Sweden, the Swastika and Stalin: The Swedish Experience in the Second World War

Sweden, the Swastika and Stalin: The Swedish Experience in the Second World War

Sweden, the Swastika and Stalin: The Swedish Experience in the Second World War

Sweden, the Swastika and Stalin: The Swedish Experience in the Second World War

Synopsis

An important addition to the Societies at War series, this book covers the challenges, threats, and changes Sweden faced during the conflict.

Interest in Sweden's wartime experiences has increased due to its post-war profile as a neutral that both allowed German troops to transit through its territory and also carried on trading with the Nazi regime during the holocaust years. Many misconceptions and false impressions have arisen and persisted as a result of deliberate misinformation and concealment by all sides during that time. Readers of this book will gain a fresh, broad view of the period, personalities and problems from a Swedish orientation.

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Excerpt

This history of Sweden during the Second World War is intended mainly for English-speaking readers in search of a key to the extensive Swedish-language historiography of the period. There are really two histories of wartime Sweden. One covers the outwardfacing struggle to keep Sweden from being drawn into the war while maintaining the welfare and freedom of its citizens. The other covers the immense official and communal effort on the Home Front to mobilise the country’s defences, resources and security.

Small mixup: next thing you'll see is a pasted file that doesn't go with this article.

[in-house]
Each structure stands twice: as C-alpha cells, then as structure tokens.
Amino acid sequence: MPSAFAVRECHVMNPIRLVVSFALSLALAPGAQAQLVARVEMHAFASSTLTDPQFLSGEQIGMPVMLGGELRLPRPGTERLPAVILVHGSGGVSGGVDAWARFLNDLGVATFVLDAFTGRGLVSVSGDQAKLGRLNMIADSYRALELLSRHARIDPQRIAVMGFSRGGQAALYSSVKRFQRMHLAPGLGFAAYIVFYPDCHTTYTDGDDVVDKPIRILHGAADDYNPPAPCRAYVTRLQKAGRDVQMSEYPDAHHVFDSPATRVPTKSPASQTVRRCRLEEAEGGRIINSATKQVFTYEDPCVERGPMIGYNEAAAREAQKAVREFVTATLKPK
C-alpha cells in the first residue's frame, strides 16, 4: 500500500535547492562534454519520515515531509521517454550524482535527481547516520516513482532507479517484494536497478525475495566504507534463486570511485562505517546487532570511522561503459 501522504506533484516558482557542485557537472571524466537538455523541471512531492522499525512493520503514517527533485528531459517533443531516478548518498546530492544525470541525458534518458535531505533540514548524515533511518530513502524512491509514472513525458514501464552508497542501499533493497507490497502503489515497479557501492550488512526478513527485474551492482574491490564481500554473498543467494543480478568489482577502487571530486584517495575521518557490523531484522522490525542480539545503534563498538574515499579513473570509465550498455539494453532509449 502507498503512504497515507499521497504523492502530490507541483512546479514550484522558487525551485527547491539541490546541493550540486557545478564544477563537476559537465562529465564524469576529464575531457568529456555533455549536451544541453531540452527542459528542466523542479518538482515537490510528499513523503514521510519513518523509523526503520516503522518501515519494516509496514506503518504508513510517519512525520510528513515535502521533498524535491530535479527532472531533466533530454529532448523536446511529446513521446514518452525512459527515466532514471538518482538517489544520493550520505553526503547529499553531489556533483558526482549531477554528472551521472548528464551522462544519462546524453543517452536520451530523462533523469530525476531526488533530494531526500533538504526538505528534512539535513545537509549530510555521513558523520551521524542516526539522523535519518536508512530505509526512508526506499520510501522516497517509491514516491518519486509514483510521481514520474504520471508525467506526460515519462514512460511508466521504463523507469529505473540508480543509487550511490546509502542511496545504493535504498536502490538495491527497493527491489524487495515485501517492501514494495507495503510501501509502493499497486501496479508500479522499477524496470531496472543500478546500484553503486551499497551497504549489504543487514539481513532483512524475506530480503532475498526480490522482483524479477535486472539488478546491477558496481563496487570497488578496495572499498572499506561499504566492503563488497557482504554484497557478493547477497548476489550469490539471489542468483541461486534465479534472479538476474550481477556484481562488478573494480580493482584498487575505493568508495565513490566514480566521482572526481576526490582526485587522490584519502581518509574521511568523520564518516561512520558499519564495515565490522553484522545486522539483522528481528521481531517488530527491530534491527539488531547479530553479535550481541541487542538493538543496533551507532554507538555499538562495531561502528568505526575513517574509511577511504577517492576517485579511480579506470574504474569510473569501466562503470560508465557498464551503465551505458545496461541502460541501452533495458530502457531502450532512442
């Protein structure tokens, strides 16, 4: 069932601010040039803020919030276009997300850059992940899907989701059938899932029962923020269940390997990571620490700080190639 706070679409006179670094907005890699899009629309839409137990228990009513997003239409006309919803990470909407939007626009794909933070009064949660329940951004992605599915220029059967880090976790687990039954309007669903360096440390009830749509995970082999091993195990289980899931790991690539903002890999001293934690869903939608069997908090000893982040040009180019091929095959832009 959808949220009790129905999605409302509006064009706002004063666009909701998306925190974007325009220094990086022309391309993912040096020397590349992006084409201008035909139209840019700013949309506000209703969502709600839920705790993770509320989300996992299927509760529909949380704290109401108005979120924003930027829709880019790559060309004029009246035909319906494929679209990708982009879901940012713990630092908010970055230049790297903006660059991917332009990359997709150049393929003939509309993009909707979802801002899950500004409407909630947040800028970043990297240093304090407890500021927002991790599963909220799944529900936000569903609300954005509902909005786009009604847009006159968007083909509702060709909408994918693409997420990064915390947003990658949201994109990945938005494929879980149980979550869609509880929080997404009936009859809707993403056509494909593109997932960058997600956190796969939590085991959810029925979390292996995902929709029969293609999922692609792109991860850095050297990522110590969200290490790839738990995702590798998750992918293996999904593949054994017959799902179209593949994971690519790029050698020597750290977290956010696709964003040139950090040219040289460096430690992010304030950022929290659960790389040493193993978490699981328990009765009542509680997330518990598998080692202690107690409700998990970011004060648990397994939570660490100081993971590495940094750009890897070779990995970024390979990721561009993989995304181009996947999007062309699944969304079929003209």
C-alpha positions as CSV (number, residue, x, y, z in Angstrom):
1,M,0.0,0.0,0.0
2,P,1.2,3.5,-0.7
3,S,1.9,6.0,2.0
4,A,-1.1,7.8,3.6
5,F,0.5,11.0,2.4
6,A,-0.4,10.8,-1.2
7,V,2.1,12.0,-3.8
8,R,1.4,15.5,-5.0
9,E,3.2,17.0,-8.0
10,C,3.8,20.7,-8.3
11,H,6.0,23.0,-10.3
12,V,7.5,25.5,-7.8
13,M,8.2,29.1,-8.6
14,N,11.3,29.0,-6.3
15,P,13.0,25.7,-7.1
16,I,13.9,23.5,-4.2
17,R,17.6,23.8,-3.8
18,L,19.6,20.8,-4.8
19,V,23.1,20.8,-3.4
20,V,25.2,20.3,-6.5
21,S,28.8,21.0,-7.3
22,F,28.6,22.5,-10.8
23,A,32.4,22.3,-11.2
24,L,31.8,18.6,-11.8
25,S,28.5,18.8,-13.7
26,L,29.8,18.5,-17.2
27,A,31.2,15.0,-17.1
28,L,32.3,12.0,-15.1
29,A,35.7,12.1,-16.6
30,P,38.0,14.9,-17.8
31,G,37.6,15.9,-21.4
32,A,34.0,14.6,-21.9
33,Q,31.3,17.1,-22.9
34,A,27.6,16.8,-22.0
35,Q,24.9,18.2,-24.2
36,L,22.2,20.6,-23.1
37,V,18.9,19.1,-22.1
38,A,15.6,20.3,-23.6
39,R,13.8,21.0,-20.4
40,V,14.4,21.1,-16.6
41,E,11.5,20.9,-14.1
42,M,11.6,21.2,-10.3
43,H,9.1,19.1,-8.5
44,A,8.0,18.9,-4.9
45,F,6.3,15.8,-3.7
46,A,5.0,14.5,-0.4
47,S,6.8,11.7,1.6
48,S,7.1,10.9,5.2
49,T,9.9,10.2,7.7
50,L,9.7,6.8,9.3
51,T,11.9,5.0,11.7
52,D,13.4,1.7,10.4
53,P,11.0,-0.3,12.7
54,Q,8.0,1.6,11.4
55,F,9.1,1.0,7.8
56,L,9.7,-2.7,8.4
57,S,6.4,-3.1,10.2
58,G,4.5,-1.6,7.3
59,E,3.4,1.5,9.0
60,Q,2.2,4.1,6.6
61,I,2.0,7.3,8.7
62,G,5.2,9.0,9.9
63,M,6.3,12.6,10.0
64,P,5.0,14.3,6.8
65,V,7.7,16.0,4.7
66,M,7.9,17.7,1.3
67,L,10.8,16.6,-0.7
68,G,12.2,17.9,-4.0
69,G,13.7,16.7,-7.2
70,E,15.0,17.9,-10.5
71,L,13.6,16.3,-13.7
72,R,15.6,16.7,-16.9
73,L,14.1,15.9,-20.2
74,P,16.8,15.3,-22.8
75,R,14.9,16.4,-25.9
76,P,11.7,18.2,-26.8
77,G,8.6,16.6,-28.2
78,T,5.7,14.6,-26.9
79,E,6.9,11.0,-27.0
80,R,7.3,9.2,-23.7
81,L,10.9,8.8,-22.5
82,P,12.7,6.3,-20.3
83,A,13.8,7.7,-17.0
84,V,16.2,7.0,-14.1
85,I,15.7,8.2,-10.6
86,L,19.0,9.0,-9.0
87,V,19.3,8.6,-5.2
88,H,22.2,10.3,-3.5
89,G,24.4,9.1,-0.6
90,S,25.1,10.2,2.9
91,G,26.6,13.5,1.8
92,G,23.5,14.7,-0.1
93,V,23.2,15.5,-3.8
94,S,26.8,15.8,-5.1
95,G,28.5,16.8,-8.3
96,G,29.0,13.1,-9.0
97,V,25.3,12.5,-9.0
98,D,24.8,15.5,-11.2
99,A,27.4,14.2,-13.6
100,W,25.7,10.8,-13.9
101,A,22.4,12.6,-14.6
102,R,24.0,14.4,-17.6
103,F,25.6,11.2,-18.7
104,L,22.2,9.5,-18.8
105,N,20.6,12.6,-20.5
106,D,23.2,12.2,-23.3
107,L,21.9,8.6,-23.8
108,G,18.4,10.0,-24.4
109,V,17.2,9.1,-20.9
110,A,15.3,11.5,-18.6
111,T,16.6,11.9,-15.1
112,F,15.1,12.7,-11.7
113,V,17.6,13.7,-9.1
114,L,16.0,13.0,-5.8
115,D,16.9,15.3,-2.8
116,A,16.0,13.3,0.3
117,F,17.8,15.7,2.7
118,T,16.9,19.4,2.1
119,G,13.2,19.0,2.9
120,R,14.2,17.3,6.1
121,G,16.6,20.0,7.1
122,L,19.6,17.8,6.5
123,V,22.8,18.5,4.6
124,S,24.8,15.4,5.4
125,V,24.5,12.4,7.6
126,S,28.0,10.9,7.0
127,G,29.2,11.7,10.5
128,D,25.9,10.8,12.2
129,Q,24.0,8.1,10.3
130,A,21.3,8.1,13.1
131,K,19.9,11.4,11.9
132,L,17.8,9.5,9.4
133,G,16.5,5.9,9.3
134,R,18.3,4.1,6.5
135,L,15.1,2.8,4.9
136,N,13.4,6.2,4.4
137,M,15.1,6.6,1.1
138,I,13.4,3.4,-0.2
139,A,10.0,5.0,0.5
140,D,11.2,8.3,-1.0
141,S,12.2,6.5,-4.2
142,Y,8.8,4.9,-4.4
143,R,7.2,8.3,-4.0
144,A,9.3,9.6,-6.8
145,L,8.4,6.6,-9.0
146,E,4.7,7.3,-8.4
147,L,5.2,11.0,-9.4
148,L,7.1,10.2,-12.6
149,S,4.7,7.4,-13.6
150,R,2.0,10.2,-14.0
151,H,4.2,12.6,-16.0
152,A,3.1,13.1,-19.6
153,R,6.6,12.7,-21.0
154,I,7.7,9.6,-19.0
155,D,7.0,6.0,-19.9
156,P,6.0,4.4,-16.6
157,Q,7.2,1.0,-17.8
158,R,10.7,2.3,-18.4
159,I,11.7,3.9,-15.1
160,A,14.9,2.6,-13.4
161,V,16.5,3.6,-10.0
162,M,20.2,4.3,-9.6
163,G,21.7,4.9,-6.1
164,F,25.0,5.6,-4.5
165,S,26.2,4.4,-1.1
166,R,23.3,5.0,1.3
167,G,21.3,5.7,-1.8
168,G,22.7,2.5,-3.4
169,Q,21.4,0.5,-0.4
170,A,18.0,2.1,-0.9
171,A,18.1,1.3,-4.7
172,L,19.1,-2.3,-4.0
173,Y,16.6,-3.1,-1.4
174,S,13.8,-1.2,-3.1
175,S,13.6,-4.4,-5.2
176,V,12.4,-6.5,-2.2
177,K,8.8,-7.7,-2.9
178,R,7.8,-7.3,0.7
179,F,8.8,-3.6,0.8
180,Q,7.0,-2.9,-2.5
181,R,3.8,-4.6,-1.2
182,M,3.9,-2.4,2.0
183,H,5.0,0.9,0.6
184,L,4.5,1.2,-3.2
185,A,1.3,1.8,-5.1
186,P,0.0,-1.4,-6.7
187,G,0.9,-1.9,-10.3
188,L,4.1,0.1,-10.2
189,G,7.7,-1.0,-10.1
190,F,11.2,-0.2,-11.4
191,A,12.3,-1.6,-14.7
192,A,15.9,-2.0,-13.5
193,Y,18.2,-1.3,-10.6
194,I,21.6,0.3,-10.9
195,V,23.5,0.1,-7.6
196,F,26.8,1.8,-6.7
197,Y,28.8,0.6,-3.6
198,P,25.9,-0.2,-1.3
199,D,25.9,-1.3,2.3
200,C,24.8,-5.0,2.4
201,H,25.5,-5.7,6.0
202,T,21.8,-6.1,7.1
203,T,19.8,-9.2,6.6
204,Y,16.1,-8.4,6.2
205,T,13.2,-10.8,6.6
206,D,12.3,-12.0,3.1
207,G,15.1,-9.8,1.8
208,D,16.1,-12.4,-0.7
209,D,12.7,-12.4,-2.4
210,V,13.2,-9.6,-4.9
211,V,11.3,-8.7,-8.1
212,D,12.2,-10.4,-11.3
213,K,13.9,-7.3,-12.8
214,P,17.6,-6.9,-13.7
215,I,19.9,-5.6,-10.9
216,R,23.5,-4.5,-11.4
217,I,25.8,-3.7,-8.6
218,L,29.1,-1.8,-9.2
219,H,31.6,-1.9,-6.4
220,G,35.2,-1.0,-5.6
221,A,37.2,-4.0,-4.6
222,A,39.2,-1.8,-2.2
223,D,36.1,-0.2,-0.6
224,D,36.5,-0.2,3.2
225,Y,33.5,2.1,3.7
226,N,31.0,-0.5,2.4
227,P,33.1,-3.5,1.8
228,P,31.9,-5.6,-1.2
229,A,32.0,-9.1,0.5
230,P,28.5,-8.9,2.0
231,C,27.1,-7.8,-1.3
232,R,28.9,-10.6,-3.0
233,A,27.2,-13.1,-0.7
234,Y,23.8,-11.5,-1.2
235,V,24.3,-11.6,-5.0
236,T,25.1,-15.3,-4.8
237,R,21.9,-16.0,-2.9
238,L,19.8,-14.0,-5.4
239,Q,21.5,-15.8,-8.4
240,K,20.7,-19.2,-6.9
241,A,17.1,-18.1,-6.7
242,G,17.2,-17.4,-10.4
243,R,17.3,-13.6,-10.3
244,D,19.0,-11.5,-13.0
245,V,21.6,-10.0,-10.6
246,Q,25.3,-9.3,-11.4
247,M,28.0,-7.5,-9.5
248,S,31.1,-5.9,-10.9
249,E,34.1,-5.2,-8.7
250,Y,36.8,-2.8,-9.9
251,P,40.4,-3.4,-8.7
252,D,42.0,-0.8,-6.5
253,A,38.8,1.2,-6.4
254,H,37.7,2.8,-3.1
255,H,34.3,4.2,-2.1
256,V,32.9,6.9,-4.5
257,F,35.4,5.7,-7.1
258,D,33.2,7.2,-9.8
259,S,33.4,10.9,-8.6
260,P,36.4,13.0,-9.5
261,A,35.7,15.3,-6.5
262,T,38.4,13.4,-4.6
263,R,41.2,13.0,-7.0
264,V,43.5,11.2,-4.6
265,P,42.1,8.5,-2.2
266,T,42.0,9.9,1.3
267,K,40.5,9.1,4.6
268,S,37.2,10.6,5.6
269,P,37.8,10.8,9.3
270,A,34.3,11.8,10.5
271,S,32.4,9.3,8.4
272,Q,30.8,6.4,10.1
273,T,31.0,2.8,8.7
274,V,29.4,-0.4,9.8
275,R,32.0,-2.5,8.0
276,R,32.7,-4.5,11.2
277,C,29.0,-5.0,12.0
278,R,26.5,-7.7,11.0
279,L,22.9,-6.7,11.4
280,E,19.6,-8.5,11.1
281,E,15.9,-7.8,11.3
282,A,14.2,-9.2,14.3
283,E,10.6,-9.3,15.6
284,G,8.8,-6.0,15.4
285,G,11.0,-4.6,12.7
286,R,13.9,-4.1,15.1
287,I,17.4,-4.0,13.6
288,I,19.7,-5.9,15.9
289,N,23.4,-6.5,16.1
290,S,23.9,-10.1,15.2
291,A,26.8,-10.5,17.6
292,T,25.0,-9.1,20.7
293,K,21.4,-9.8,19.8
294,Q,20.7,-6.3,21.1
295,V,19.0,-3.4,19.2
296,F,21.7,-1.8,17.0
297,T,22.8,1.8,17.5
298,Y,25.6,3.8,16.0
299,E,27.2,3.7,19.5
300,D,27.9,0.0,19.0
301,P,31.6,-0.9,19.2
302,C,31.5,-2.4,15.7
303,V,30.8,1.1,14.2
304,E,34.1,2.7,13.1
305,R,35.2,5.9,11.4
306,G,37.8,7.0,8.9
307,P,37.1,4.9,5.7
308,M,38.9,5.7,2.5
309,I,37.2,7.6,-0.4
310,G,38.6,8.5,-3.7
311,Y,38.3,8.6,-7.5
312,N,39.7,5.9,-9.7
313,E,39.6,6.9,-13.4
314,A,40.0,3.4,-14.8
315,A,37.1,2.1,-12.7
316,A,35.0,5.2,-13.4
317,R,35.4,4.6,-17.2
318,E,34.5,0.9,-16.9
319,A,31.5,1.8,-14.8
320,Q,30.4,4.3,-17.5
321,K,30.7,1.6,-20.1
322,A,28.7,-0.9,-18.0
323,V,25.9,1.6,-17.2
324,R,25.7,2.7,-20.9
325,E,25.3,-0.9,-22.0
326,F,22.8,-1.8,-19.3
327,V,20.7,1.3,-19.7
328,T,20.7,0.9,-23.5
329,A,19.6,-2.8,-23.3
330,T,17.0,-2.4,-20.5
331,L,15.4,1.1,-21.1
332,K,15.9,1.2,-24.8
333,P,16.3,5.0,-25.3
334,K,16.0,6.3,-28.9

The book is divided into two Parts to address both histories and provide the reader with insights into the key events and changes that shaped Swedish policies and experience. Many of the issues that arose during this period have a remarkable resonance with global issues of the twenty-first century which readers may find familiar. These include the overbearing use of military and economic power by large states to enforce their will on smaller countries; the treatment of refugees of other races fleeing from tyranny; the extent to which civil liberties should be limited in a democratic state to protect its citizens from external threat; the impotence of humanitarian criticism when directed at determined abusers of human rights; the extent to which relations should be maintained with regimes whose policies are abhorrent in order not to close off options; and the ability of a democratic society to express contradictory wishes and still expect its politicians to reconcile those wishes with implementable policies.

A large number of excellent Swedish-language secondary sources have informed the content of this book and these have been supple-

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